I know you've heard it all before - and it's not sexy or
exciting. I also know the idea of package sustainability
(recycling) has come and gone before. But, thanks to the
efforts of companies like Wal-Mart, this time it's an idea
that's here to stay. It's an idea that can save you money, help
your image - and help reduce government intervention.
The following "What is sustainable packaging?" list blends
broad sustainability goals
business criteria for performance and cost:
In 2006 Wal-Mart announced its new Sustainable Packaging
Scorecard, which is working toward a 5% packaging reduction
across its global supply chain by 2013. Wal-Mart's ultimate
goal, according to
, is to become "packaging neutral" by 2025.
This would mean a savings of US$3.4 billion for the
retailer, 213,000 fewer truckloads of merchandise, 67 million
fewer gallons of diesel fuel and 700,000 fewer tons of carbon
dioxide emissions. Wal-Mart's ultimate goal is to have all of
the packaging that flows through its distribution chain
recyclable, reusable, compostable or recoverable for future
The mantra of sustainable packaging advocates is: reduce,
reuse, recycle and renew. These ideas are worthy of your
Removing excess packaging and reducing the overall packaging
footprint are steps that go a long way toward sustainability,
notes Tel Mininni, president of Design Force Inc. (
). With reduced packaging, more products can be packed into
shipping cartons and more cartons onto pallets, resulting in
fewer truckloads and harmful emissions. But because the process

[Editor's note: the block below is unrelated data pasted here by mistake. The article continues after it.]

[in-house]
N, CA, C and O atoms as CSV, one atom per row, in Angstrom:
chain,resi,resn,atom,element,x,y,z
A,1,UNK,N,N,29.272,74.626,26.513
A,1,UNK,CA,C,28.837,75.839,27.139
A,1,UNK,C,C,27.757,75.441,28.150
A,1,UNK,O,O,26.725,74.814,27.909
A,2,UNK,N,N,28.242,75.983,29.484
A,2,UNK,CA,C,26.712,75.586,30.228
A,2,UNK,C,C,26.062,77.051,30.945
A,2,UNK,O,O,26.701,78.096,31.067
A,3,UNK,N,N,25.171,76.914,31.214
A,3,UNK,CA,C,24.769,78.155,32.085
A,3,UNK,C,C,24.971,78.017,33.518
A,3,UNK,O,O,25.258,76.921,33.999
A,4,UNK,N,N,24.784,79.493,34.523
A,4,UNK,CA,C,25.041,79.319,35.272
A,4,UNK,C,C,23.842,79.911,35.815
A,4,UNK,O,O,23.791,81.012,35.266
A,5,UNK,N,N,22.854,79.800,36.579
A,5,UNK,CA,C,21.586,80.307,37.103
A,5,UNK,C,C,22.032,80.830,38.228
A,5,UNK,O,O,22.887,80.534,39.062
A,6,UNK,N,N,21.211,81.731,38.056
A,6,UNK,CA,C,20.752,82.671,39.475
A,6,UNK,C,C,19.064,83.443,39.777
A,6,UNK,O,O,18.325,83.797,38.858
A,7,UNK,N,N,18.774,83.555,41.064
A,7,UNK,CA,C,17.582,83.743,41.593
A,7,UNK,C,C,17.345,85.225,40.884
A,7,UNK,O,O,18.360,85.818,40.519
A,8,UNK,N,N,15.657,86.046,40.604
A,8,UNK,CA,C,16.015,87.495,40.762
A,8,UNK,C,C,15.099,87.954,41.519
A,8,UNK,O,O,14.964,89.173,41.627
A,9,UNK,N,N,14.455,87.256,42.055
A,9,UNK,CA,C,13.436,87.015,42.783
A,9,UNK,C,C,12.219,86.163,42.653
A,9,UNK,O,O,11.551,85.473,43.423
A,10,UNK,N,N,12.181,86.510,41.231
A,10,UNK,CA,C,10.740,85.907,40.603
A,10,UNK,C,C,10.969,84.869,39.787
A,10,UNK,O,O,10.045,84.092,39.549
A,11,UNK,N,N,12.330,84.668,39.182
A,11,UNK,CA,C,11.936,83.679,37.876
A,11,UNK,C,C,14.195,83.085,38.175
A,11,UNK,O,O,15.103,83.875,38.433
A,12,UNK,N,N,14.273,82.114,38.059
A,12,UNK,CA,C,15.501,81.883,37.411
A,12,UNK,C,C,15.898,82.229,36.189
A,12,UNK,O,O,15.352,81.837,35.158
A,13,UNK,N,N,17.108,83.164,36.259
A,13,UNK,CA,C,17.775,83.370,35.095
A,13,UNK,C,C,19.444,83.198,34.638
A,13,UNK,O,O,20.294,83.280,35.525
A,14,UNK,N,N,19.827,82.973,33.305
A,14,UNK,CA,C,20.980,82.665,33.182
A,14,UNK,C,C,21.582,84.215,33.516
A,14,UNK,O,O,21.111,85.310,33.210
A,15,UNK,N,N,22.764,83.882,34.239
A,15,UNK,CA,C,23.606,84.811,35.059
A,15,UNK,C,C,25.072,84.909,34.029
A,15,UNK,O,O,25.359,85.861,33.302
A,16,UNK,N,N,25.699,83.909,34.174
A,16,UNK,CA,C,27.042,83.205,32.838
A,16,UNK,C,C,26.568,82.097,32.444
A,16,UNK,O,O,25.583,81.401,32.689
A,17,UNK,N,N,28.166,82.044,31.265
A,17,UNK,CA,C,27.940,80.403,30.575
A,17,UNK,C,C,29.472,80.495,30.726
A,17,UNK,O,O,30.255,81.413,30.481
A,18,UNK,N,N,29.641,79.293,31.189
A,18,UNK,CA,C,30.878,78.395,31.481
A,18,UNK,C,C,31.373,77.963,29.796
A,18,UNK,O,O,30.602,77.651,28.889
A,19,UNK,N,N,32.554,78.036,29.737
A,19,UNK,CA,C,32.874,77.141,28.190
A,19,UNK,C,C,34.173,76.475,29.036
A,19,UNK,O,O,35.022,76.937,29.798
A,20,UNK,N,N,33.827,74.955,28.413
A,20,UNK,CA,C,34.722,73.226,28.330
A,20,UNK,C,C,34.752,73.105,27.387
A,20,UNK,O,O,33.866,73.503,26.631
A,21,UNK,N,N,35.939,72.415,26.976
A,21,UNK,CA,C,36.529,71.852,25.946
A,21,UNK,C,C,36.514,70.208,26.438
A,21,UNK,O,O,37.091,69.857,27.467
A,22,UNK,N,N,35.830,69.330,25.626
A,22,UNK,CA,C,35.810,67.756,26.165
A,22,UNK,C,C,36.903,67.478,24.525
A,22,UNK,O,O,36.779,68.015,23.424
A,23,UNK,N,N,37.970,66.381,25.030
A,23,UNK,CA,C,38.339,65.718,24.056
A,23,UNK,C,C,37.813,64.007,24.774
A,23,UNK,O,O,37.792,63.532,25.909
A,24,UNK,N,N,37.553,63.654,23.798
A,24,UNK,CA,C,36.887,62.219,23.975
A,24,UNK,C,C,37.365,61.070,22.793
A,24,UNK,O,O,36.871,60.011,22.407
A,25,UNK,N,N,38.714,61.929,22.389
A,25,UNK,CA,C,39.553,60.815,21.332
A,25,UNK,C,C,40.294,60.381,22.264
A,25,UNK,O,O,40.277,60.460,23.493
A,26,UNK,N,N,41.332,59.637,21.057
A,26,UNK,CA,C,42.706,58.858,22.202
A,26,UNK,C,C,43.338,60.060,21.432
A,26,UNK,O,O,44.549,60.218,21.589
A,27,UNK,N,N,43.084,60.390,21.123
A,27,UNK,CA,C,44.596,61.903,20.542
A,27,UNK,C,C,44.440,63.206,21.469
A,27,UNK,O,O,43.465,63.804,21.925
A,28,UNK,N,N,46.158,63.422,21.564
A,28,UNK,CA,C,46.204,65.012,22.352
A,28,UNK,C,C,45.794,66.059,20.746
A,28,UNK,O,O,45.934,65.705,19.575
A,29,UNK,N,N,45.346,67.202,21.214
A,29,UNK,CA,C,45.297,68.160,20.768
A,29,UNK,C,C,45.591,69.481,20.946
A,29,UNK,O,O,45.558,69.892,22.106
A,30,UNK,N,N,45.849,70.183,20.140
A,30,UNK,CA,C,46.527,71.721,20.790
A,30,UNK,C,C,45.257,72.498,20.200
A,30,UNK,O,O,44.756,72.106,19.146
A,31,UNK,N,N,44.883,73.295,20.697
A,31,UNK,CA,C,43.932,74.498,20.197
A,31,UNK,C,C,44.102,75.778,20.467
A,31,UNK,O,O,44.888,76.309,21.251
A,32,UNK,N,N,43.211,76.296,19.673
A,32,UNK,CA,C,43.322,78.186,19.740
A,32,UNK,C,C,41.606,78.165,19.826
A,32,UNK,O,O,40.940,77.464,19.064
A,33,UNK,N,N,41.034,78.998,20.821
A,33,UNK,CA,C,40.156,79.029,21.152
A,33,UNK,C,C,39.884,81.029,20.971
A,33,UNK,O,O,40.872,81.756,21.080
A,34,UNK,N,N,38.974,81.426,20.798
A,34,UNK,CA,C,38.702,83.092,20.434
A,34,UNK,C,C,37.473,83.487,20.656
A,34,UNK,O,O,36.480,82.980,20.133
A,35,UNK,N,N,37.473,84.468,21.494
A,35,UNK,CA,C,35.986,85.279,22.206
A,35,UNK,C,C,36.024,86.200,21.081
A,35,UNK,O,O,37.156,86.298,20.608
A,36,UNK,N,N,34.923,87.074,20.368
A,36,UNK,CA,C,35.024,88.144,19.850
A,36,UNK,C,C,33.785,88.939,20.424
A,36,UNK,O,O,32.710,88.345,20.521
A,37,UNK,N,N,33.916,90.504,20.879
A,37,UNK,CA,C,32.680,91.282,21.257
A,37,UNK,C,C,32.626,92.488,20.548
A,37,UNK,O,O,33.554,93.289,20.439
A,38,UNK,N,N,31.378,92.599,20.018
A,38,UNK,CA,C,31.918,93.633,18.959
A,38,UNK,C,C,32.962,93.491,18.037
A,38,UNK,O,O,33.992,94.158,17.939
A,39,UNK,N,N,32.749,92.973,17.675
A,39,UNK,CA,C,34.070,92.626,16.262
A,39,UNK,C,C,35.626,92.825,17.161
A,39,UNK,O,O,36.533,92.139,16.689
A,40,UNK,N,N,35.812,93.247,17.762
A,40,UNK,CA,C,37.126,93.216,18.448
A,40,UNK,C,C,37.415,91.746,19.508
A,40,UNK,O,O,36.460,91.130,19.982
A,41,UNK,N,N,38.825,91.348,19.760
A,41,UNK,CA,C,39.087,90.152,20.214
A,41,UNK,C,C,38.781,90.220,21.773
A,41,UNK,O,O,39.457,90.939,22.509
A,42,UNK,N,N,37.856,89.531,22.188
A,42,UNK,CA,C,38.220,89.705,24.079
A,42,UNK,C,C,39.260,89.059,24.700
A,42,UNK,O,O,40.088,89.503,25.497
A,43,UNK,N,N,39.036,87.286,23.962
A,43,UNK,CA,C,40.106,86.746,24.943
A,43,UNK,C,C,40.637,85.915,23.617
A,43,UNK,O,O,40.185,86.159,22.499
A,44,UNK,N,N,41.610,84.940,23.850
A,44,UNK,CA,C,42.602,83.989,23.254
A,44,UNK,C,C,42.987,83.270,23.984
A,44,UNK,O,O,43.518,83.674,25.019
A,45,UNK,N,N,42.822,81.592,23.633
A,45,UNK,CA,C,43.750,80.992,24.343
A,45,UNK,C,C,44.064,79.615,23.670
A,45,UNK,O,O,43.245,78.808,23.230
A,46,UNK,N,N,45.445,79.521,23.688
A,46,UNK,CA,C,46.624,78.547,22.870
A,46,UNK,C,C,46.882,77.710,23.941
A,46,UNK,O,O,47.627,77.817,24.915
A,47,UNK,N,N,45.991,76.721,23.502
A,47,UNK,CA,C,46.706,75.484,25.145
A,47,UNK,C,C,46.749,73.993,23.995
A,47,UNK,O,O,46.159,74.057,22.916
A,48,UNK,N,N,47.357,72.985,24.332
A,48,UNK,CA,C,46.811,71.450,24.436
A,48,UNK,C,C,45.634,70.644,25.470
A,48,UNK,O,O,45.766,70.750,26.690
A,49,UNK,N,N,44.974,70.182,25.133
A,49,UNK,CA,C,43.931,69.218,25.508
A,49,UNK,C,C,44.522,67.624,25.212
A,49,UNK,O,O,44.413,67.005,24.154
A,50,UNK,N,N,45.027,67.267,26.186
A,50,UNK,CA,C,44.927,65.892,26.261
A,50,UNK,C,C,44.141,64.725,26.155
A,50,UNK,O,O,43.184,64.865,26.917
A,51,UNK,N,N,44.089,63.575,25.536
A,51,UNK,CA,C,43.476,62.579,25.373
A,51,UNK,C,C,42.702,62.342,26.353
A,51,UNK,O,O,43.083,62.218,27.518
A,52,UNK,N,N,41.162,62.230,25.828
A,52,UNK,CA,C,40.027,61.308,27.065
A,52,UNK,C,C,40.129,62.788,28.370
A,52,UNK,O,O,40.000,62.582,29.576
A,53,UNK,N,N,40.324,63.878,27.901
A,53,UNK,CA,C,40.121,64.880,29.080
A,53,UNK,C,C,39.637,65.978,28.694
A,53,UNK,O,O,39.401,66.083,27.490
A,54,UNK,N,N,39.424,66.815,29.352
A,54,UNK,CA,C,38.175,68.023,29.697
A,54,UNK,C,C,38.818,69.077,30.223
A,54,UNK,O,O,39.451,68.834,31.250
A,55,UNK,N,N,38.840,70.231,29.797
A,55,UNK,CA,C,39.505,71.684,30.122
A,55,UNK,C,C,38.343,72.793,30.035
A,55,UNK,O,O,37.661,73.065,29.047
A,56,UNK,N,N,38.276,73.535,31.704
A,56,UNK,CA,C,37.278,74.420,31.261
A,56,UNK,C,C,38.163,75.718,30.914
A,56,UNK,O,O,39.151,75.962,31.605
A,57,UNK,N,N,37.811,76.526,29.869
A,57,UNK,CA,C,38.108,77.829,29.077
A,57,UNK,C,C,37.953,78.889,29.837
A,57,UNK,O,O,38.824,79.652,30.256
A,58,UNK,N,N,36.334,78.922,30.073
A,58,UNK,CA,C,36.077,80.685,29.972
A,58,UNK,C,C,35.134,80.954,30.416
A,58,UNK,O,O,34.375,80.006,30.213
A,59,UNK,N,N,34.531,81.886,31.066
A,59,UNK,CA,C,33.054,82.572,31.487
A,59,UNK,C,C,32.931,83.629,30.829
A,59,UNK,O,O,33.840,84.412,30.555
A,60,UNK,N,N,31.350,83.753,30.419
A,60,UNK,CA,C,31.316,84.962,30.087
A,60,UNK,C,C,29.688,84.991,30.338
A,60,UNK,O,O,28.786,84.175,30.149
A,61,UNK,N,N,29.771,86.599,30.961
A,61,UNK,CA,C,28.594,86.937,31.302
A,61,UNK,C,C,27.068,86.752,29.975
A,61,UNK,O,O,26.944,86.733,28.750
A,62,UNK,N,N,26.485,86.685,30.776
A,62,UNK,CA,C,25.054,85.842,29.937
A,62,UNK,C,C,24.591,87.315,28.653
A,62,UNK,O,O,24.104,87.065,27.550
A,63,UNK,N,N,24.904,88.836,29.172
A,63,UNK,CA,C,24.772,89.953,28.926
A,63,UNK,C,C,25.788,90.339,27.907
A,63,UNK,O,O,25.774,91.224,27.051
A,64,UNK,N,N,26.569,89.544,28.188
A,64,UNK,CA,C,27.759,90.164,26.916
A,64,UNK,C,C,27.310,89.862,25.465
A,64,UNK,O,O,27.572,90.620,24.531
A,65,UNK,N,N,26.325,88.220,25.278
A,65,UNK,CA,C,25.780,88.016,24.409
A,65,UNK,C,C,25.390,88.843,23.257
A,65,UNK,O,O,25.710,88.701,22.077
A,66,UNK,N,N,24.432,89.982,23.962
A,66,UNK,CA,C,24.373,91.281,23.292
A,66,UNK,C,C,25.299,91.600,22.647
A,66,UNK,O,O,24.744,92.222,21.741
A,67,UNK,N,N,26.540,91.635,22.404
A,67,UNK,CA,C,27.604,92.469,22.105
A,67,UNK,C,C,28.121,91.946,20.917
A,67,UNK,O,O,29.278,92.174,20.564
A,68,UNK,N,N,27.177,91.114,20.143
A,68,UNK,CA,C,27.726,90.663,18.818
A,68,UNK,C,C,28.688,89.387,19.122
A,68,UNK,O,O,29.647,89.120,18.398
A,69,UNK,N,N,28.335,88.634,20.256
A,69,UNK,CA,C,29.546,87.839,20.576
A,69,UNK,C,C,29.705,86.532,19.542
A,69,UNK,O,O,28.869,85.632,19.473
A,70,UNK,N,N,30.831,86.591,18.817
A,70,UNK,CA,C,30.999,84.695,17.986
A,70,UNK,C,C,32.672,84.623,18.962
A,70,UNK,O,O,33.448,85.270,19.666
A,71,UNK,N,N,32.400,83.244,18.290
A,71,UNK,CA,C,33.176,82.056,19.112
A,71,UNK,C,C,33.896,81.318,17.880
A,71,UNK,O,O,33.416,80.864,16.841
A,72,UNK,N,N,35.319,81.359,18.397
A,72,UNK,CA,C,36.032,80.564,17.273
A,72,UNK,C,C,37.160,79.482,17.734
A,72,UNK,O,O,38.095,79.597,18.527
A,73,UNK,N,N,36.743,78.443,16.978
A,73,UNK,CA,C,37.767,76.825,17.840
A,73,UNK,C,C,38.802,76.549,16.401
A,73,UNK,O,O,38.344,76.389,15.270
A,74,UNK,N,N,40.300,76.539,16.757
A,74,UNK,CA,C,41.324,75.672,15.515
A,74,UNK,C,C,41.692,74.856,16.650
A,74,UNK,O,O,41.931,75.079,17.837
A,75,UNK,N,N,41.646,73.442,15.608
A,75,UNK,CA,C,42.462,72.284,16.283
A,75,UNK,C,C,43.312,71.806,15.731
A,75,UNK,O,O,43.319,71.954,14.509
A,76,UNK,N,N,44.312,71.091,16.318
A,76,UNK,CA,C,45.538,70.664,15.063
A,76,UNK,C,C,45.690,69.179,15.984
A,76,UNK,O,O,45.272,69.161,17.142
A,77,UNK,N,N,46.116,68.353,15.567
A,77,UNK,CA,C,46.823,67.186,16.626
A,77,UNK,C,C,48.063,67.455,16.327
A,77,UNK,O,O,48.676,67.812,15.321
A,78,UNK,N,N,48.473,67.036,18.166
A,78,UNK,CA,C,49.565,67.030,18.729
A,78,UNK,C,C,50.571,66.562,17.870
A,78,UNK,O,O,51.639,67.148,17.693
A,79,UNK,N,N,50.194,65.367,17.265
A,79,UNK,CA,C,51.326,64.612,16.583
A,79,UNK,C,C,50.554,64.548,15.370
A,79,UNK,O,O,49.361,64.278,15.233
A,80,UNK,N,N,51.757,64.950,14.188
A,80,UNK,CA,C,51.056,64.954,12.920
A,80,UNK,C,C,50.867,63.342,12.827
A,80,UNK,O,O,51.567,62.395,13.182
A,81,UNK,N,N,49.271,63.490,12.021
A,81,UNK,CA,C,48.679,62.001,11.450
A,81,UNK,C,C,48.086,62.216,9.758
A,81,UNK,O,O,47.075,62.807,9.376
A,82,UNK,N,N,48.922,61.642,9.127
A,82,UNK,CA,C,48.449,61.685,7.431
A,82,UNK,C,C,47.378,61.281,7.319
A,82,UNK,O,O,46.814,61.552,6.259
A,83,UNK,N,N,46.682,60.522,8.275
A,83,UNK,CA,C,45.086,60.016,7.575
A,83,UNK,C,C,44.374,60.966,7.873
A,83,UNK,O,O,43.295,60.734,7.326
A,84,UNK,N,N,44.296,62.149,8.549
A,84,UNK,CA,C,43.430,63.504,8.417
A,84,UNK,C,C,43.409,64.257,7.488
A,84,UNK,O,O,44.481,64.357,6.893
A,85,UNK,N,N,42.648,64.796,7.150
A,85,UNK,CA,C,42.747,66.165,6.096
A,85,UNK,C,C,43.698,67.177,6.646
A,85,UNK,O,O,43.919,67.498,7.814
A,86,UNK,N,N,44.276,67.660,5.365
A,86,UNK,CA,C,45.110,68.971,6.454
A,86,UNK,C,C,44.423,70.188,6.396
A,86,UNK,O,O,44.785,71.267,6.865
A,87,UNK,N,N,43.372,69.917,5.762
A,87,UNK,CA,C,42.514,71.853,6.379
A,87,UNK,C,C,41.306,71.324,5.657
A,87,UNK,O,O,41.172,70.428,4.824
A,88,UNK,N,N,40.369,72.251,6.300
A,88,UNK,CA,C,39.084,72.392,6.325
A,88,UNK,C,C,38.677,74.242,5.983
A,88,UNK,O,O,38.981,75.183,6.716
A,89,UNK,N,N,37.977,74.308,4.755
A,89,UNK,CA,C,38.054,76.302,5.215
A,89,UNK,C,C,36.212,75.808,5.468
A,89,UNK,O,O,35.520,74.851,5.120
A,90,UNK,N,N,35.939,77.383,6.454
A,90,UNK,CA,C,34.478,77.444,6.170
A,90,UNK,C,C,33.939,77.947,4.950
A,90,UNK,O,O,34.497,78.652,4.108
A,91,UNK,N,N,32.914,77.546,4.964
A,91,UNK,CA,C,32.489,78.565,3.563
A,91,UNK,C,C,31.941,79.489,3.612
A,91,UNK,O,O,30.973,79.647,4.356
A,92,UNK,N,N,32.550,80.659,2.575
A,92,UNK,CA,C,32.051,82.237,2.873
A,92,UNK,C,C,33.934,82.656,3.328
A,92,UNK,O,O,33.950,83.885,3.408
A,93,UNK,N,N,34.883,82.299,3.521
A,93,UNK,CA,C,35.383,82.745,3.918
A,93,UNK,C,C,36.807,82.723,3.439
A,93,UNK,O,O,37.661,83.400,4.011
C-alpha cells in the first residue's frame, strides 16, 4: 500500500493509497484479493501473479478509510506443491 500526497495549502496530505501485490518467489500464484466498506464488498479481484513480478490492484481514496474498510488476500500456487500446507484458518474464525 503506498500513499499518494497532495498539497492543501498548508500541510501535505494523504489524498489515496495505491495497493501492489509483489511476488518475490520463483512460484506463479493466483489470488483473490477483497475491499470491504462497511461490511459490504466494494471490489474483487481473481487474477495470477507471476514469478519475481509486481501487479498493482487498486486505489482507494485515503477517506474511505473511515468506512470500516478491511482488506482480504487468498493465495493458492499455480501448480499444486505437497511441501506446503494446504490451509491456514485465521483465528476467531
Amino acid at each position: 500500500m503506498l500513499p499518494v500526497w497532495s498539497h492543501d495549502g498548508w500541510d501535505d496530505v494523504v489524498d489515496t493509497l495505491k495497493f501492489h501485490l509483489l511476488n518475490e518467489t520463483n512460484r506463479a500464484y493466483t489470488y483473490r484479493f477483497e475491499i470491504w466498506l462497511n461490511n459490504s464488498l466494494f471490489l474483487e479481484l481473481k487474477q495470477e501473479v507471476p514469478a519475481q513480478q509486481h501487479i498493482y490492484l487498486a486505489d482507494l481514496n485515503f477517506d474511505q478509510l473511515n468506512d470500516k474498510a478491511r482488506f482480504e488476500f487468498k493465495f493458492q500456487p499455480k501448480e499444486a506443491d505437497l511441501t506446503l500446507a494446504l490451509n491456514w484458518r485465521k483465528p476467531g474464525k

can reduce energy and material costs, it can also add
substantially to profits.
Reusing packaging is another key step you can take. Consider
how common the practice of reusing milk bottles used to be for
local dairy producers. Why not extend the idea of reuse to
plastic food packaging, which can be reclaimed after the
product is consumed to store other foods? Consumers are already
purchasing containers to store their foodwhy not make a storage
container a purchase bonus?
In their book,
Cradle to Cradle
, architect William McDonough and chemist Michael Braungart
make the case that product and packaging manufacturing should
be reconfigured using a closed-loop process. Since the
Industrial Revolution, a "cradle to grave" system has been in
place where products and packaging end up in landfills at the
end of their life cycles.
In a "cradle to cradle" approach, product and packaging
materials are perpetually circulated and reused in a
Consider renewable material sources. Bioplastics, for example,
are made from corn, soy, sugarcane or even microbial sources,
which all can be replenished, unlike nonrenewable resources
The SPC is an industry working group dedicated to
transforming packaging into a system that encourages economic
prosperity and a sustainable flow of materials.
The SPC is a project of GreenBlue, a not-for-profit,
501(C)(3) tax exempt organization. Contact:
600 E. Water St., Suite C
Charlottesville, Virginia 22902 USA
Tel: +1.434.817.1424, ext. 309
7 ways to improve packaging sustainability
Source: Petfood Industry webinar sponsored by Alcan
and Packaged Facts, October 30, 2007.
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